Real Estate Investment Trusts (REITs) are soaring this year by any measure. The iShares Dow Jones Real Estate ETF (IYR) is up over 25% YTD, in stark contrast to the overall Financial sector for the S&P 500, which includes REITs and is up just 8.1% this year.
While I don't call myself an expert in the area, I do spend considerable time with a client discussing them on a weekly basis. I have noticed that most REITs have dozens or more analysts that follow them, but many aren't as widely followed. These are typically either smaller and/or a bit off-the-run (as you will see). I decided to investigate if there might be some reasonable offerings, so I ran the following screen:
- Dividend Yield > 5%
- Market Cap > $500mm
- Number of Analysts < 7
- Net Debt to Capital < 50%
- Leverage (A/E) < 2X
Here are the 9 names that met the criteria:
The list is consists names that are typically Small-Cap/Mid-Cap, ranging from $734mm to $3 billion in market cap. The typical yield is close to 6%, with a range of 5% to 7.5%. The typical net debt to capital ratio is close to 20%, which is very low for the industry. I included an additional metric of leverage (Assets/Equity) to help adjust for the size of preferred stocks or other types of liabilities that are typically present among REITs. I also included P/TB, as the metric is reasonably low for most of the group. Note that some of these stocks have done well, but they are typically lagging (at a median of 14% YTD, though with two actually down on the year).
I share this list mainly to serve as a starting point for readers interested in doing their own work. I do have a few comments, though, that I can share. Taking them in order:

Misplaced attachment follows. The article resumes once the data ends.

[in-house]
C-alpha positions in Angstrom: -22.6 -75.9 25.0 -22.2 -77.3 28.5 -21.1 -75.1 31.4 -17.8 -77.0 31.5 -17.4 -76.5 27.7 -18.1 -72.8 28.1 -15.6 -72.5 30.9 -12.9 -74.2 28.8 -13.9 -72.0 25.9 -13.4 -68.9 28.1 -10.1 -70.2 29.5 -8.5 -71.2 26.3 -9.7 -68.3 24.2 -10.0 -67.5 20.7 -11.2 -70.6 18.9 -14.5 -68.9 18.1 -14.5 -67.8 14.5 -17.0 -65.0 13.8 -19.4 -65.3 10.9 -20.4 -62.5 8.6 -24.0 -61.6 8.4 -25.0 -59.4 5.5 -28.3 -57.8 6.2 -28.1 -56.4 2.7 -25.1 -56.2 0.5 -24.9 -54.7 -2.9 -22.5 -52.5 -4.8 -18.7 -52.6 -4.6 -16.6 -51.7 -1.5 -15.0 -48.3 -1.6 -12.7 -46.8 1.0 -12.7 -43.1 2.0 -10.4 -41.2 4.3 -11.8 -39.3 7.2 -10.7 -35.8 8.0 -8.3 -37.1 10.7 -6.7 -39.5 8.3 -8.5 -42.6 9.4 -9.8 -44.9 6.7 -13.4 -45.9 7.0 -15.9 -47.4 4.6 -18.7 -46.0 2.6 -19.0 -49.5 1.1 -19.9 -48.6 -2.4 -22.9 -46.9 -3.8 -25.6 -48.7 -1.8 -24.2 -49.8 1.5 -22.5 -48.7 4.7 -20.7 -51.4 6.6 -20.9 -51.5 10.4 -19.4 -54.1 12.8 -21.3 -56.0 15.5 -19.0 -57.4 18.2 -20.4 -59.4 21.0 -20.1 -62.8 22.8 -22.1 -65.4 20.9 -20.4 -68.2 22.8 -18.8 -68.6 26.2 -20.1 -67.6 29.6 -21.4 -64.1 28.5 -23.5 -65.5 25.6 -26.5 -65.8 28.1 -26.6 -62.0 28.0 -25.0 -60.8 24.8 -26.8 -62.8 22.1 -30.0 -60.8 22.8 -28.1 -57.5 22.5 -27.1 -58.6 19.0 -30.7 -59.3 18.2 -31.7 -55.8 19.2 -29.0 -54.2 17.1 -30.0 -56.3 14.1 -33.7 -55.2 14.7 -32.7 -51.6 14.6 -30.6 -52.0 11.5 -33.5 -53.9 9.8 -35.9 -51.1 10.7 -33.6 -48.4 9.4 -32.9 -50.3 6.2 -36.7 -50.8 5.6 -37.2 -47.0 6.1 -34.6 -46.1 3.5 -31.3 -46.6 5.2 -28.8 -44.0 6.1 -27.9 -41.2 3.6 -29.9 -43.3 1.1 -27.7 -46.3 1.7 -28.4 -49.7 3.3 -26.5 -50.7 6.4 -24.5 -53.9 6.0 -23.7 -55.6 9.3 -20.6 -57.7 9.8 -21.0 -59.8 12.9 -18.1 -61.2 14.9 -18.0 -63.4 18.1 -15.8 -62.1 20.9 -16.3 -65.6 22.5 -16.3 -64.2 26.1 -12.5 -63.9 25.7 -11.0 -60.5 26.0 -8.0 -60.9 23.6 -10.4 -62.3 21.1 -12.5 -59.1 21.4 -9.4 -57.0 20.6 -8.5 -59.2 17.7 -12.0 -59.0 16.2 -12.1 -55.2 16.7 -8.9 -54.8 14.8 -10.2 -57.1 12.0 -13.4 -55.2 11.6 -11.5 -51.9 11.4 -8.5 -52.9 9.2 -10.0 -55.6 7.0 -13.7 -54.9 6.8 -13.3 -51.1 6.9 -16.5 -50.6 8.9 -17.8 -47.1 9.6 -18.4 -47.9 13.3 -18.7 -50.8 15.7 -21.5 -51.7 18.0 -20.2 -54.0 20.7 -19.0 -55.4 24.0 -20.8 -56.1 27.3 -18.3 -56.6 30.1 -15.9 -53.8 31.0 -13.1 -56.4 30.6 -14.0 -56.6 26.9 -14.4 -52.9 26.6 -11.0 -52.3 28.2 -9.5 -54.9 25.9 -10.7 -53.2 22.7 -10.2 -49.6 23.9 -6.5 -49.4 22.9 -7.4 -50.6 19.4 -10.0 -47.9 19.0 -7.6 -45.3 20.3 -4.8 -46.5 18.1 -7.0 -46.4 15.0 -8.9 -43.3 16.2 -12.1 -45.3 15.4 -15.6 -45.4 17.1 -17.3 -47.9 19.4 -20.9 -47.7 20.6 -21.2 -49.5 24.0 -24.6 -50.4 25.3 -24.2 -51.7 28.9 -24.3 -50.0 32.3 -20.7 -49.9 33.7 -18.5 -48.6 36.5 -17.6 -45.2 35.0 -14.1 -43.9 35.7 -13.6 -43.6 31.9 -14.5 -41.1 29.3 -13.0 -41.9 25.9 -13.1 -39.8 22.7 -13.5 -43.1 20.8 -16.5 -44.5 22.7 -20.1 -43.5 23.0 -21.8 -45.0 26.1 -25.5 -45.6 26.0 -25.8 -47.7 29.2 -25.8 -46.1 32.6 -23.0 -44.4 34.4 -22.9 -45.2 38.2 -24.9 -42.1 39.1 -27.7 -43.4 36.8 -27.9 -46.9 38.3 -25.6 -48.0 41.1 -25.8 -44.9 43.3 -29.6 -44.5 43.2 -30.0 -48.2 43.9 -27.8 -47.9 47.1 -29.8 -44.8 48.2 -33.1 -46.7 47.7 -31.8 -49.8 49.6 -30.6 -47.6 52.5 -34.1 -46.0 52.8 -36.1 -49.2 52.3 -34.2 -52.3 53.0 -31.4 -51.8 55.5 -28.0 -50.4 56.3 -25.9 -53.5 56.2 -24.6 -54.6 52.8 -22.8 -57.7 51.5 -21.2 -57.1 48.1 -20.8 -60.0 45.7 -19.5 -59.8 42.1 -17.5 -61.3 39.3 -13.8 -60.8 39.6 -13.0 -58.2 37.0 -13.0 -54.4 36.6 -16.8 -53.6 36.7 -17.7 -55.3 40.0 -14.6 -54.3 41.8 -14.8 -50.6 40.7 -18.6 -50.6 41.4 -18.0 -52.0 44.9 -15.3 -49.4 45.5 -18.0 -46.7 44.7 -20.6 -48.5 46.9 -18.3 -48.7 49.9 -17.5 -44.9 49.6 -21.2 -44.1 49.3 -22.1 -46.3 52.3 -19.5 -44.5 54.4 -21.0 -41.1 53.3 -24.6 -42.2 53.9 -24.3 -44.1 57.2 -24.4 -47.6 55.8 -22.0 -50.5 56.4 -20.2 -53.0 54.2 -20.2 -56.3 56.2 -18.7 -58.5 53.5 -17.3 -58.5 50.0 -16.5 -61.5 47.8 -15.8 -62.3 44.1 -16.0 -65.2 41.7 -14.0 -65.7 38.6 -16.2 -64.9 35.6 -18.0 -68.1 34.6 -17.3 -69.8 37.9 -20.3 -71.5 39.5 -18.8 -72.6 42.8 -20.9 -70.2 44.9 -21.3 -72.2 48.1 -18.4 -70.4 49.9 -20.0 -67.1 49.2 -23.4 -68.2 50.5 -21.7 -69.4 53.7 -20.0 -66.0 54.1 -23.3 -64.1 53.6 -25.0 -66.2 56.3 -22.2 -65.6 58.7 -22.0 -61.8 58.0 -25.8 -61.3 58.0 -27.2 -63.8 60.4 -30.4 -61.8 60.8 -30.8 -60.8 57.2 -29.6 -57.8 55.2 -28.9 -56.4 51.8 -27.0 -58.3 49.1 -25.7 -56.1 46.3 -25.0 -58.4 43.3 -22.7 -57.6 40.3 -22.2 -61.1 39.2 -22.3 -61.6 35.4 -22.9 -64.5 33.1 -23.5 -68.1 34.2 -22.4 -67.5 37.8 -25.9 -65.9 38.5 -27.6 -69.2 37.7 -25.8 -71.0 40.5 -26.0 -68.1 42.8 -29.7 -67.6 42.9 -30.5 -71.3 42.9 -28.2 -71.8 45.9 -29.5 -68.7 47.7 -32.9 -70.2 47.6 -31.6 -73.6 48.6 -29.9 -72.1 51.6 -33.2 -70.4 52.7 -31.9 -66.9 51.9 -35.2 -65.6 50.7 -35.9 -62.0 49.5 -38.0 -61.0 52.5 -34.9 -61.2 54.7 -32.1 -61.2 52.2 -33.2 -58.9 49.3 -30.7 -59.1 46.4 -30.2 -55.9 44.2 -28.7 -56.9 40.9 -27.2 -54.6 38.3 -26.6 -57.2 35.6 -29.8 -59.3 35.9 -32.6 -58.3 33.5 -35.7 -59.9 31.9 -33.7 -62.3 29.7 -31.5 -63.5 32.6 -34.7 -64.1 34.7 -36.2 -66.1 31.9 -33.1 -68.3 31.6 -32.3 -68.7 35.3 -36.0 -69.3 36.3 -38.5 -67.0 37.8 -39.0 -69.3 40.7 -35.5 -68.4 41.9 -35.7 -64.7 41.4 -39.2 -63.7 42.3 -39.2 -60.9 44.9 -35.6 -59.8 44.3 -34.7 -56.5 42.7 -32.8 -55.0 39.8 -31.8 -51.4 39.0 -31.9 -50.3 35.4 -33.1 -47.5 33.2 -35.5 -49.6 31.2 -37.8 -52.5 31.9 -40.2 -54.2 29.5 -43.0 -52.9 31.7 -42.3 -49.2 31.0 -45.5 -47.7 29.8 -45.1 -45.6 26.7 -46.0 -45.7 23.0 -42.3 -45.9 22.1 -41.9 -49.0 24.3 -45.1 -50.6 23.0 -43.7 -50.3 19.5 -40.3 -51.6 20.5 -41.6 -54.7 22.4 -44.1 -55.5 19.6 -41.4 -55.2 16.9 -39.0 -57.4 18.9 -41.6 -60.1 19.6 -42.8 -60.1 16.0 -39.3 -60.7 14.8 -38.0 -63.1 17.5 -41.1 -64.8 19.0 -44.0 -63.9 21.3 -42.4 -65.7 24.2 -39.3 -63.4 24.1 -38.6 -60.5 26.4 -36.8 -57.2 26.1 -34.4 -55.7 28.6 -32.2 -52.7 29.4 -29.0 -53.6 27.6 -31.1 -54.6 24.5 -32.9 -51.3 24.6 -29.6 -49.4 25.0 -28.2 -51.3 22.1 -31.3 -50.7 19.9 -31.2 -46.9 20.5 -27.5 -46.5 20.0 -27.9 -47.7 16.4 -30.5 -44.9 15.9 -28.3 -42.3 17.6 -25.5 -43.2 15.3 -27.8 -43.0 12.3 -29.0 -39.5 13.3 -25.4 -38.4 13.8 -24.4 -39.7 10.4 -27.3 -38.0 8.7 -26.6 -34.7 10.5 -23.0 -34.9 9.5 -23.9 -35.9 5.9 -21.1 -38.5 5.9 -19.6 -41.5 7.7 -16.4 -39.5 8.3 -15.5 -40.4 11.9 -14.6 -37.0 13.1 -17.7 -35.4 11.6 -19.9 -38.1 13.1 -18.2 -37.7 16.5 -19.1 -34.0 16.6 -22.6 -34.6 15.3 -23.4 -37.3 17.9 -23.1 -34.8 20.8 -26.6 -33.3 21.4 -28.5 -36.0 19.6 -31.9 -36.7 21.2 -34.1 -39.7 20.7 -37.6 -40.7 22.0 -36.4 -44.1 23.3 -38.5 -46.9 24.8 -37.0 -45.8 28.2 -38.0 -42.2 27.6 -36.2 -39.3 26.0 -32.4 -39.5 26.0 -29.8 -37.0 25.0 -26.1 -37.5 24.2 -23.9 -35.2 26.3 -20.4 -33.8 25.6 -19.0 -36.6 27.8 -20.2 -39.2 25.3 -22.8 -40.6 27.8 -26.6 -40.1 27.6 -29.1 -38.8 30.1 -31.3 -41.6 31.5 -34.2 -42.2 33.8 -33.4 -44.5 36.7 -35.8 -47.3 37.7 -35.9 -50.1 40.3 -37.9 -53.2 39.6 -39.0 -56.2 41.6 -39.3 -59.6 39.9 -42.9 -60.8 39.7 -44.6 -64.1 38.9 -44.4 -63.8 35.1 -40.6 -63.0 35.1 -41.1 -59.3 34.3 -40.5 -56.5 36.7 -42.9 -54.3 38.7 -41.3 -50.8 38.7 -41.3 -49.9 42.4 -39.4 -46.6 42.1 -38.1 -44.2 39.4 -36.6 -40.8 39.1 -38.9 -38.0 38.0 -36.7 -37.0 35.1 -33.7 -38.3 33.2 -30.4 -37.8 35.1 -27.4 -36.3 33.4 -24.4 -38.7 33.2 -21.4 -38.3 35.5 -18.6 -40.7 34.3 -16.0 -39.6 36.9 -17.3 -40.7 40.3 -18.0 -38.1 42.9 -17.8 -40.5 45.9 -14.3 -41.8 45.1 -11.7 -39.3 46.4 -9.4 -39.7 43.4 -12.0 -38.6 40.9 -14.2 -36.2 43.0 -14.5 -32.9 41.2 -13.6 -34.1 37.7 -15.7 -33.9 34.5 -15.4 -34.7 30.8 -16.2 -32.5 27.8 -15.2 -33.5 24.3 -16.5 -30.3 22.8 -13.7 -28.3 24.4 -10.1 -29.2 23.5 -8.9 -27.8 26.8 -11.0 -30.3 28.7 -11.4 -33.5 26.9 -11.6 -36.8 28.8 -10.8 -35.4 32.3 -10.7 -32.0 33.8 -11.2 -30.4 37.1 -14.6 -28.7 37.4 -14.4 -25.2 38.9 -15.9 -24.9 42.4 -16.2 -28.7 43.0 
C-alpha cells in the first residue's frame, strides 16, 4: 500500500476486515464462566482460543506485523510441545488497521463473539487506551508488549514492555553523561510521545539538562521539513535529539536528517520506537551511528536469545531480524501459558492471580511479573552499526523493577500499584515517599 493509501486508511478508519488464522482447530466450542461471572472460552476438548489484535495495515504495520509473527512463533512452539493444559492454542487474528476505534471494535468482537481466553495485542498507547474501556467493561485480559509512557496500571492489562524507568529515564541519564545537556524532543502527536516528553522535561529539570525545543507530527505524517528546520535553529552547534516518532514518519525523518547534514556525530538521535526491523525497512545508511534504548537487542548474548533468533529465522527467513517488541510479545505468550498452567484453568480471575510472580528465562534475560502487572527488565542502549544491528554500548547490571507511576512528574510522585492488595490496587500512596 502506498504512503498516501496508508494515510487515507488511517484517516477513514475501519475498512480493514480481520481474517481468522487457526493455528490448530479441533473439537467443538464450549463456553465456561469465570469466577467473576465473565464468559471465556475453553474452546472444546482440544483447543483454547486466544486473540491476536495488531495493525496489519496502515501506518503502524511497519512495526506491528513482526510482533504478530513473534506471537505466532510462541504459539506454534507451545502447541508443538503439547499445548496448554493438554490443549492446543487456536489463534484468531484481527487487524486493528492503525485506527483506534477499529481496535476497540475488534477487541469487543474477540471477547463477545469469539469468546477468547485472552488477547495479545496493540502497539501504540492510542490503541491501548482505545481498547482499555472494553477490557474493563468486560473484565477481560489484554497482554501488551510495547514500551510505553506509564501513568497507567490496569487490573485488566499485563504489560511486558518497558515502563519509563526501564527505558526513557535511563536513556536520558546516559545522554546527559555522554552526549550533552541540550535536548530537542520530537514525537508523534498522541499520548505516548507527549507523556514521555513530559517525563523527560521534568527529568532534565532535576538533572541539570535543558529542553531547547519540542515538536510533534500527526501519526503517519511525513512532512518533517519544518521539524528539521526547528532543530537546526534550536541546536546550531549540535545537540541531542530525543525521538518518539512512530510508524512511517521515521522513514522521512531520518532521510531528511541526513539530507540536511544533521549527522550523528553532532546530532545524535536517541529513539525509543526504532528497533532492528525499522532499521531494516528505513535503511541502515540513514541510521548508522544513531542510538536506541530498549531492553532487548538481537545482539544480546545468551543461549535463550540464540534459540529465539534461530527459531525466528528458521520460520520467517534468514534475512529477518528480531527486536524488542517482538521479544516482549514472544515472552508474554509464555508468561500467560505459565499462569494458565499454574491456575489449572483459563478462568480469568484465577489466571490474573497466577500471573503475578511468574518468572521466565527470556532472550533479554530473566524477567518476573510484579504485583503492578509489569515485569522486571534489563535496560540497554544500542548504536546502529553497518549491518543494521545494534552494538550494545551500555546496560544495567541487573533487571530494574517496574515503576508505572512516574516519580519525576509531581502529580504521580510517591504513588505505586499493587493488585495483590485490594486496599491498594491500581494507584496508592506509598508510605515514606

My REIT-focused client discussed Getty (GTY) recently. It has the fewest analyst covering it of the group, mainly because its focus is so niche-oriented (gas stations). One thing to understand better is the relationship with Lukoil.
Government Properties (GOV) is also somewhat unique, focused on government-leased facilities. The company is a recent spin-out. I looked at it when it did the IPO last year and found the alignment with shareholders to be good despite the fact that they rely on outside management.
Entertainment Properties (EPR) too is rather unique, focusing mainly on movie theatres but also charter schools. They have stumbled in their diversification program and have run into a few other issues, but I like the CEO (based upon an interview I read). This one seems a bit extended but might make sense on a pullback.
Finally, National Health (NHI) is one I highlighted almost three years ago due to its very low leverage. It has performed remarkably well, rising to an all-time high. Not too many REITs can say that! Note that the dividend has increased about 18% over those three years. Not too many REITs can say that either!
So, hopefully this is helpful to those of you looking for yield but trying to avoid stepping on landmines. Relative obscurity and low-leverage just may be allowing investors a reasonable opportunity here.